This story is brought to you by GERA via the USA Herald Platform
According to spokesman, John Sill-up, the Executive Vice President of GERA a 501c3 in Washington D.C. and California is collecting donations from the general public to provide funding needed for private schools in the path of Hurricane Irma. 100% of the proceeds will go to the repair of schools so that children can continue their education in a positive learning environment.
After having reached their goal, the GERA website (geraedu.org) will post the school that most needs this support including updates on their website. Mr. Sill-up is requesting the general public to step up to provide relie and exceed GERA’s goal of 200,000, which is designed to provide minimal repair and temporary accomodations/classrooms for at least a few schools. Mr. Sill emphasizes donation is 100% tax deductible, and you can make it through GOFUNDME. The campaign is entitled, “SCHOOL REPAIR FROM HURRICANE IRMA” https://www.gofundme.com/child-relief-serviceshurricane
GERA is not usually involved in these relief projects, but is stepping outside of its comfort zone to advocate for relief. Mr. Sill says that, “It is not even about the funds we will get, it is the awareness of the gravity of this storm and its effects on people’s lives that really matter”.
From super storms to biblical flooding, interminable droughts to devastating wildfires, this is definitely a “new normal” that is affecting communities everywhere who need our support. Mr. Sill emphasized how local and national organizations have a responsibility to open their doors and know how since we know best how to help build communities to respond, recover, and rebuild.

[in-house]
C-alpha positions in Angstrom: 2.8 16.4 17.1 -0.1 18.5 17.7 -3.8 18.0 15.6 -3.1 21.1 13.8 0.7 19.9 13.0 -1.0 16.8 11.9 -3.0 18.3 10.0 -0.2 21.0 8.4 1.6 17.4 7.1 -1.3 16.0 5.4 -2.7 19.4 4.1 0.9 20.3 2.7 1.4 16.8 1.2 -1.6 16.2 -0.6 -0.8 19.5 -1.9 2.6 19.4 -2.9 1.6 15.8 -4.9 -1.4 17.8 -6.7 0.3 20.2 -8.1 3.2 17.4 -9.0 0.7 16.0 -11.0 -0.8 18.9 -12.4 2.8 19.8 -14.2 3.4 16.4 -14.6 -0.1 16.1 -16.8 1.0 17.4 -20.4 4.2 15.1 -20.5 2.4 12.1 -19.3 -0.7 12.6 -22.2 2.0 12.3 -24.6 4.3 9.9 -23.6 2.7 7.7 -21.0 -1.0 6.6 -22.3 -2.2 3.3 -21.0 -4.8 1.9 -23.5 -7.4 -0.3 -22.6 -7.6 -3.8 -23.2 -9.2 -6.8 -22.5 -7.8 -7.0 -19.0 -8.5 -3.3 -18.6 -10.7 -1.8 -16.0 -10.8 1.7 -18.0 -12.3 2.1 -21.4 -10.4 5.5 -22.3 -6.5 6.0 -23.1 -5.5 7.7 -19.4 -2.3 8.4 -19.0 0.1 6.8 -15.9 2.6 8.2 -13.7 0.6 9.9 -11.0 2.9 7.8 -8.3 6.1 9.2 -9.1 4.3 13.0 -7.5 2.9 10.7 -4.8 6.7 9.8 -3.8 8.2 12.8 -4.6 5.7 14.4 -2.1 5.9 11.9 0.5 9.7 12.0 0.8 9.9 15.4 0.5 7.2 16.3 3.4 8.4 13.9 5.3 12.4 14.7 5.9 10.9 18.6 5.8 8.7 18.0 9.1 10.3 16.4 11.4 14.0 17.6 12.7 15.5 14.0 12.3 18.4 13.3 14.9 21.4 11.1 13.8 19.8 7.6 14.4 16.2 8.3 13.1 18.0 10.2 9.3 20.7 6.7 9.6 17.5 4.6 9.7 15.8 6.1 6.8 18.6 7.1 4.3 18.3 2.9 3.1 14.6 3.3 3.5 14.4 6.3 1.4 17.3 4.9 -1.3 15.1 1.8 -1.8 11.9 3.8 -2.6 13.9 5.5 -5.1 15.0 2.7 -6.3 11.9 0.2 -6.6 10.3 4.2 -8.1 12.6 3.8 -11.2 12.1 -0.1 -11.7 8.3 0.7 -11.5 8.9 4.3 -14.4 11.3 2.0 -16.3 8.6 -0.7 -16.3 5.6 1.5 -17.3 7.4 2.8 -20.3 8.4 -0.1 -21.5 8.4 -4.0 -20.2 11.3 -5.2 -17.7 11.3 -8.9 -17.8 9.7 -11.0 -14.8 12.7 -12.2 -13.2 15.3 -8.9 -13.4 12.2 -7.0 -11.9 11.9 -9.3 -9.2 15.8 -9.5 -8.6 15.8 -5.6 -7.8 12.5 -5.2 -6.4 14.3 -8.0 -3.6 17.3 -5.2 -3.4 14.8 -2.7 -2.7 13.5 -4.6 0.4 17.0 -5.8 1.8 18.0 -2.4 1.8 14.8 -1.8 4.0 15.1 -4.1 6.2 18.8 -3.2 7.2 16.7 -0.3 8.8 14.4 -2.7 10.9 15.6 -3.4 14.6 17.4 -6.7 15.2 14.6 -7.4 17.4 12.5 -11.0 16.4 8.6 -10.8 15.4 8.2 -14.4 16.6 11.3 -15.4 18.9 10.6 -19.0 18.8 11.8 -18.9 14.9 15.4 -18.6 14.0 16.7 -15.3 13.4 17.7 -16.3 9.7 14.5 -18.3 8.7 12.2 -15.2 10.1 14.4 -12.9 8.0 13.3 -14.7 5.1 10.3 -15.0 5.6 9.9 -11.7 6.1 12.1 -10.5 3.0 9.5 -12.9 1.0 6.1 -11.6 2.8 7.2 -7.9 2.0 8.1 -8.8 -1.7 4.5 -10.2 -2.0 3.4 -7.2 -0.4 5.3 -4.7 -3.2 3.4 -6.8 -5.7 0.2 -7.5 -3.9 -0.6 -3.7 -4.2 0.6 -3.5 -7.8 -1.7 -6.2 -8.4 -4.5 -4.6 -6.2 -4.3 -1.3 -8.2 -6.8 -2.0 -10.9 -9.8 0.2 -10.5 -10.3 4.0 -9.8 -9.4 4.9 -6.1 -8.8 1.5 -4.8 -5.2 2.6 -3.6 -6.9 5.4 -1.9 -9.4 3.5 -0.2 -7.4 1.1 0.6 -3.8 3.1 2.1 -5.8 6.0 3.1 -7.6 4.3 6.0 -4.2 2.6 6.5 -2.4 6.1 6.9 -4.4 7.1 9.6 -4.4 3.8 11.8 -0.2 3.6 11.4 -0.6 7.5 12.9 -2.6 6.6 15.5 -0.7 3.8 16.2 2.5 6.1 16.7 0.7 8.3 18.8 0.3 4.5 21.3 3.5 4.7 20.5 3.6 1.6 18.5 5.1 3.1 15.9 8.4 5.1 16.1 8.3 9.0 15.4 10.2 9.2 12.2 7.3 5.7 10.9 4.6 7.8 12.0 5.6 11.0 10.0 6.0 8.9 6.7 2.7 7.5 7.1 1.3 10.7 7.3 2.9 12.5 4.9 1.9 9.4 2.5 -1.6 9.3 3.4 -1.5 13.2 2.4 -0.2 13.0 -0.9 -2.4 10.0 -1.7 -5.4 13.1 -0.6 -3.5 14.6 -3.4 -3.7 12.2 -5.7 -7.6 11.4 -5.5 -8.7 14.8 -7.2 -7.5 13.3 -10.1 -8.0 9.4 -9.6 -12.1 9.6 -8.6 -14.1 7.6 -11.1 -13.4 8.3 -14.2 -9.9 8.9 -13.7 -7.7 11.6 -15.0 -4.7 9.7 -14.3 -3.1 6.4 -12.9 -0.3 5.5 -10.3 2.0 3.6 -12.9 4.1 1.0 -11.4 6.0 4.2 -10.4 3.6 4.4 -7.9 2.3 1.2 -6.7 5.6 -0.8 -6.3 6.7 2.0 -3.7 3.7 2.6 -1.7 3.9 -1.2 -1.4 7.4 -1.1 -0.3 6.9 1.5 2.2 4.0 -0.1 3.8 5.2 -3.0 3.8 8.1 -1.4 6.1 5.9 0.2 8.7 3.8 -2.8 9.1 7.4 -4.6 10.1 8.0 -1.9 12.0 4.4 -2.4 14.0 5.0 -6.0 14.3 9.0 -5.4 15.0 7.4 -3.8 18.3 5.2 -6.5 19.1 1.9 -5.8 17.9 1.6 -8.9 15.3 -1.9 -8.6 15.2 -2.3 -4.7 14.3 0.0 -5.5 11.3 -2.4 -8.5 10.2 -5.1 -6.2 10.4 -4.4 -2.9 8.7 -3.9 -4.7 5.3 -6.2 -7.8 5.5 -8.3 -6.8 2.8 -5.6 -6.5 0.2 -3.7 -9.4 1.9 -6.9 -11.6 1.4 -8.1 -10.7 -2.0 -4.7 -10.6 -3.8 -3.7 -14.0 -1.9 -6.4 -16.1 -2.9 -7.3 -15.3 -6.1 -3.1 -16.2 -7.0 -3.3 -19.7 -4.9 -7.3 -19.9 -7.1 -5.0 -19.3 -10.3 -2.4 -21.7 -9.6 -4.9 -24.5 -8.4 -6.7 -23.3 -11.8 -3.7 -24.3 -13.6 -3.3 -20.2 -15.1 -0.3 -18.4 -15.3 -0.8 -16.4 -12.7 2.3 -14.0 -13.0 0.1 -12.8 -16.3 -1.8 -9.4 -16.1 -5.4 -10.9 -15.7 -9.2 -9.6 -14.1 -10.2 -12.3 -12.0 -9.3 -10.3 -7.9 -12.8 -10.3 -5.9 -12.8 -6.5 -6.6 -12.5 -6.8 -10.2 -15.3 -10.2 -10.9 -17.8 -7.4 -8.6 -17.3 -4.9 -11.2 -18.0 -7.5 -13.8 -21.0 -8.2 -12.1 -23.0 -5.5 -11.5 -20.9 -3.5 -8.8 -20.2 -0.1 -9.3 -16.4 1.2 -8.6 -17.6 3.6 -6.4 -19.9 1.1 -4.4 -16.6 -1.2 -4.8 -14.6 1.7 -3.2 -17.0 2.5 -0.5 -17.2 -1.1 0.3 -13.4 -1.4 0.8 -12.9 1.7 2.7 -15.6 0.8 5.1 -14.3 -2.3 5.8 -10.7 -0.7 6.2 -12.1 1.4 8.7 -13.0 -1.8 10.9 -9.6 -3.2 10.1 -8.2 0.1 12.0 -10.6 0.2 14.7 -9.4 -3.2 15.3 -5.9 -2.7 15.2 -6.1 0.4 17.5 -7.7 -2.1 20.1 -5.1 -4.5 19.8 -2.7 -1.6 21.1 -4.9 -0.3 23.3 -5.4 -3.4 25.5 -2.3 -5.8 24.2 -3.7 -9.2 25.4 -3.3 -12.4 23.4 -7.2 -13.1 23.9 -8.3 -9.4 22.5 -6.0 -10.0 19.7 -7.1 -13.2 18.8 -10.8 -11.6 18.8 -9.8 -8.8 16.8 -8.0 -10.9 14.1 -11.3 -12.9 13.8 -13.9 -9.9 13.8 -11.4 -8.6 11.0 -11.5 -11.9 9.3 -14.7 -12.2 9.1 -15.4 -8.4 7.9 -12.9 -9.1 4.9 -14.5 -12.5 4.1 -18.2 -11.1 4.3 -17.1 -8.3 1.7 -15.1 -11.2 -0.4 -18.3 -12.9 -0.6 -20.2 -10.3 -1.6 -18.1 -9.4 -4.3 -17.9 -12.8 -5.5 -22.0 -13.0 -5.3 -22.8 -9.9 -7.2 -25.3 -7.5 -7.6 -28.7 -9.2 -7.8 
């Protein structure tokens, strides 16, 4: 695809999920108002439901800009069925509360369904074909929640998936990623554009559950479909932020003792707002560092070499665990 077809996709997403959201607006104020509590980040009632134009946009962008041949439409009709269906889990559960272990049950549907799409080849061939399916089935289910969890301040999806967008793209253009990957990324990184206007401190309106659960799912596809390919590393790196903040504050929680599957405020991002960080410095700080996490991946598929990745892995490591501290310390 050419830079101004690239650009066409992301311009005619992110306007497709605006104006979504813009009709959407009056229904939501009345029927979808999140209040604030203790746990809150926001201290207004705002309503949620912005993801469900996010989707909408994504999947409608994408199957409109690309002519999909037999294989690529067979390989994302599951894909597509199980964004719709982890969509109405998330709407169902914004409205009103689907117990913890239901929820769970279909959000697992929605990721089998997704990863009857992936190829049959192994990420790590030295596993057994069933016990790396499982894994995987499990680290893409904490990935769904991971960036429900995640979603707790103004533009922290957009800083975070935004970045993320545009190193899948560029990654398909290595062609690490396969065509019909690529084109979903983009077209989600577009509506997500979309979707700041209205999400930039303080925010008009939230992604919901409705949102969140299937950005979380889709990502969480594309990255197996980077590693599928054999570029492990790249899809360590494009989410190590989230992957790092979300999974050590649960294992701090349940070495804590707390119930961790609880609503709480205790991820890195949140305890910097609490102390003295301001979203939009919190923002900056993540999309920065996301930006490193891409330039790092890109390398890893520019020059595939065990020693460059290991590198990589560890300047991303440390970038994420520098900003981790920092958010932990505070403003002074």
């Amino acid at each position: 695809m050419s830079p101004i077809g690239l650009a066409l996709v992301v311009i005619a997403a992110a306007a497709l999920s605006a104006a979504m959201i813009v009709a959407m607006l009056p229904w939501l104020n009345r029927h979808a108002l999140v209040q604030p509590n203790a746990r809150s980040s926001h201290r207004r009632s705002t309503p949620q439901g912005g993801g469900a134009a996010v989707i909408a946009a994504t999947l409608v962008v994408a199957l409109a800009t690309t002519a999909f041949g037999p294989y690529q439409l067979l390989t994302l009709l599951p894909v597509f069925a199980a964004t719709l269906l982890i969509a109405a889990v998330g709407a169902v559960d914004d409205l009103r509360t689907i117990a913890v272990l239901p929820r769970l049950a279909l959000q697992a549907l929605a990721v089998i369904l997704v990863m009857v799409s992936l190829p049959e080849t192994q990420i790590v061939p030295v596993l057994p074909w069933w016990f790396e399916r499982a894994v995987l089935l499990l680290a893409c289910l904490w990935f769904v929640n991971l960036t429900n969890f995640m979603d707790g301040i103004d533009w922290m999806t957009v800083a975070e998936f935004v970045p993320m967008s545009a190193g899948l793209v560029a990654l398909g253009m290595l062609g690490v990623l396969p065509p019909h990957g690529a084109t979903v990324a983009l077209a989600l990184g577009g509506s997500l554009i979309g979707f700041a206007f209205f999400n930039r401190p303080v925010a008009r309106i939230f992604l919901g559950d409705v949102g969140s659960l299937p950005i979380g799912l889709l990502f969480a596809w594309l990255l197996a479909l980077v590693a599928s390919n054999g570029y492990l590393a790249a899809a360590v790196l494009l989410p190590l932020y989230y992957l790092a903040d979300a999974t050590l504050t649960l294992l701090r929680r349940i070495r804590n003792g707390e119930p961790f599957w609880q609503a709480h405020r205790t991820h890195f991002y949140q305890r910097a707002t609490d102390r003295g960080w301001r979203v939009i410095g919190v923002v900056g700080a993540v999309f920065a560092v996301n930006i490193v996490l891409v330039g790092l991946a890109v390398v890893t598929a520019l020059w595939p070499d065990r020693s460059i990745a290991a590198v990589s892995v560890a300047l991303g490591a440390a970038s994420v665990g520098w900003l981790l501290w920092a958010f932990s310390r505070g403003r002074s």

GERA intends to partner with other organizations who are on the ground, and to provide its own wealth of volunteer resources. GERA has a network of teachers that Mr. Sill says, “GERA has around 300+ in the California and Washington D.C. areas who are ready and willing to not only help rebuild the physical structure but to encourage our youth that are affected by the storm to “never give up on learning!” we also need to raise awareness about the urgency of climate change.
Most disaster relief organizations are not focused on co ecting the dots between climate change and extreme weather, and many actively avoid the topic. That’s why the Climate Relief Fund shares the stories of disaster victims, so decision makers understand the real effects of inaction.